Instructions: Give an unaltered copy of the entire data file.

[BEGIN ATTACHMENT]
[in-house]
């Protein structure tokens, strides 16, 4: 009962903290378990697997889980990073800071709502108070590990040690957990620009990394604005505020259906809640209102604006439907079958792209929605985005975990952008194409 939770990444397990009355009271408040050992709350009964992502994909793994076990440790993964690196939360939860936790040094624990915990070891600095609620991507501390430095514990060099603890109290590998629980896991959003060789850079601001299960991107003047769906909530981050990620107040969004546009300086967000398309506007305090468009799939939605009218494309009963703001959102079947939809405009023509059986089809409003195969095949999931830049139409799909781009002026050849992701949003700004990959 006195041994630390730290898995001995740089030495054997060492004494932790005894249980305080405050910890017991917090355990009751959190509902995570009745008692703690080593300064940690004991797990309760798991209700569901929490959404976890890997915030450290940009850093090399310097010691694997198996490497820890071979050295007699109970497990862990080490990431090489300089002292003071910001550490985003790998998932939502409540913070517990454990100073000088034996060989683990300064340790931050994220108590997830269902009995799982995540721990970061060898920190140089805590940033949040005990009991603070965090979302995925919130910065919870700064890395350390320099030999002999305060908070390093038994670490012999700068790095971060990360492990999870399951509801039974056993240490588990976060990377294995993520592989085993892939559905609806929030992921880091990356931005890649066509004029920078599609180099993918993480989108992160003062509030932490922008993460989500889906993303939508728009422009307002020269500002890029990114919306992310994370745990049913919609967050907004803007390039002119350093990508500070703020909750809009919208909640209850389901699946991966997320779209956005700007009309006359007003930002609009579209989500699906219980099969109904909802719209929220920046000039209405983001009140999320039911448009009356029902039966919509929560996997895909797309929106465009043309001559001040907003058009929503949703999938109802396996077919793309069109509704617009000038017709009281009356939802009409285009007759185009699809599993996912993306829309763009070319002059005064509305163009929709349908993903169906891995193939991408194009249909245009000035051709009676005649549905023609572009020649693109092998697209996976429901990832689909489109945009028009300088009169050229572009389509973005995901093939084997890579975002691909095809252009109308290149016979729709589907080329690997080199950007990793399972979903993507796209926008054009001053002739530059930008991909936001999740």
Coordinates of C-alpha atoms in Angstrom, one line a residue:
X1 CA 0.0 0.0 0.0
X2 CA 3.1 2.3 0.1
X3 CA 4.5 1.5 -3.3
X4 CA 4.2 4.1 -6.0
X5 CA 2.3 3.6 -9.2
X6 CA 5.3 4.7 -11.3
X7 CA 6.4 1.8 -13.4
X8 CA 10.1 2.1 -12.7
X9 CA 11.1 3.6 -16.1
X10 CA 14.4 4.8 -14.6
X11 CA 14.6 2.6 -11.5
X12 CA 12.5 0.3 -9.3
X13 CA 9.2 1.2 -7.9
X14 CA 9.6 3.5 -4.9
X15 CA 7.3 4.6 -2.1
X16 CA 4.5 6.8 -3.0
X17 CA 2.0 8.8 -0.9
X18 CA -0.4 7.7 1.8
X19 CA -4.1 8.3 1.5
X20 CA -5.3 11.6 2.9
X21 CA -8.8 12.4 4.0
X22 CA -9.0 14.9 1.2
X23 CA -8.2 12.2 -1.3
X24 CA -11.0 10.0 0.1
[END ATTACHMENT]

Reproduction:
[in-house]
């Protein structure tokens, strides 16, 4: 009962903290378990697997889980990073800071709502108070590990040690957990620009990394604005505020259906809640209102604006439907079958792209929605985005975990952008194409 939770990444397990009355009271408040050992709350009964992502994909793994076990440790993964690196939360939860936790040094624990915990070891600095609620991507501390430095514990060099603890109290590998629980896991959003060789850079601001299960991107003047769906909530981050990620107040969004546009300086967000398309506007305090468009799939939605009218494309009963703001959102079947939809405009023509059986089809409003195969095949999931830049139409799909781009002026050849992701949003700004990959 006195041994630390730290898995001995740089030495054997060492004494932790005894249980305080405050910890017991917090355990009751959190509902995570009745008692703690080593300064940690004991797990309760798991209700569901929490959404976890890997915030450290940009850093090399310097010691694997198996490497820890071979050295007699109970497990862990080490990431090489300089002292003071910001550490985003790998998932939502409540913070517990454990100073000088034996060989683990300064340790931050994220108590997830269902009995799982995540721990970061060898920190140089805590940033949040005990009991603070965090979302995925919130910065919870700064890395350390320099030999002999305060908070390093038994670490012999700068790095971060990360492990999870399951509801039974056993240490588990976060990377294995993520592989085993892939559905609806929030992921880091990356931005890649066509004029920078599609180099993918993480989108992160003062509030932490922008993460989500889906993303939508728009422009307002020269500002890029990114919306992310994370745990049913919609967050907004803007390039002119350093990508500070703020909750809009919208909640209850389901699946991966997320779209956005700007009309006359007003930002609009579209989500699906219980099969109904909802719209929220920046000039209405983001009140999320039911448009009356029902039966919509929560996997895909797309929106465009043309001559001040907003058009929503949703999938109802396996077919793309069109509704617009000038017709009281009356939802009409285009007759185009699809599993996912993306829309763009070319002059005064509305163009929709349908993903169906891995193939991408194009249909245009000035051709009676005649549905023609572009020649693109092998697209996976429901990832689909489109945009028009300088009169050229572009389509973005995901093939084997890579975002691909095809252009109308290149016979729709589907080329690997080199950007990793399972979903993507796209926008054009001053002739530059930008991909936001999740």
Coordinates of C-alpha atoms in Angstrom, one line a residue:
X1 CA 0.0 0.0 0.0
X2 CA 3.1 2.3 0.1
X3 CA 4.5 1.5 -3.3
X4 CA 4.2 4.1 -6.0
X5 CA 2.3 3.6 -9.2
X6 CA 5.3 4.7 -11.3
X7 CA 6.4 1.8 -13.4
X8 CA 10.1 2.1 -12.7
X9 CA 11.1 3.6 -16.1
X10 CA 14.4 4.8 -14.6
X11 CA 14.6 2.6 -11.5
X12 CA 12.5 0.3 -9.3
X13 CA 9.2 1.2 -7.9
X14 CA 9.6 3.5 -4.9
X15 CA 7.3 4.6 -2.1
X16 CA 4.5 6.8 -3.0
X17 CA 2.0 8.8 -0.9
X18 CA -0.4 7.7 1.8
X19 CA -4.1 8.3 1.5
X20 CA -5.3 11.6 2.9
X21 CA -8.8 12.4 4.0
X22 CA -9.0 14.9 1.2
X23 CA -8.2 12.2 -1.3
X24 CA -11.0 10.0 0.1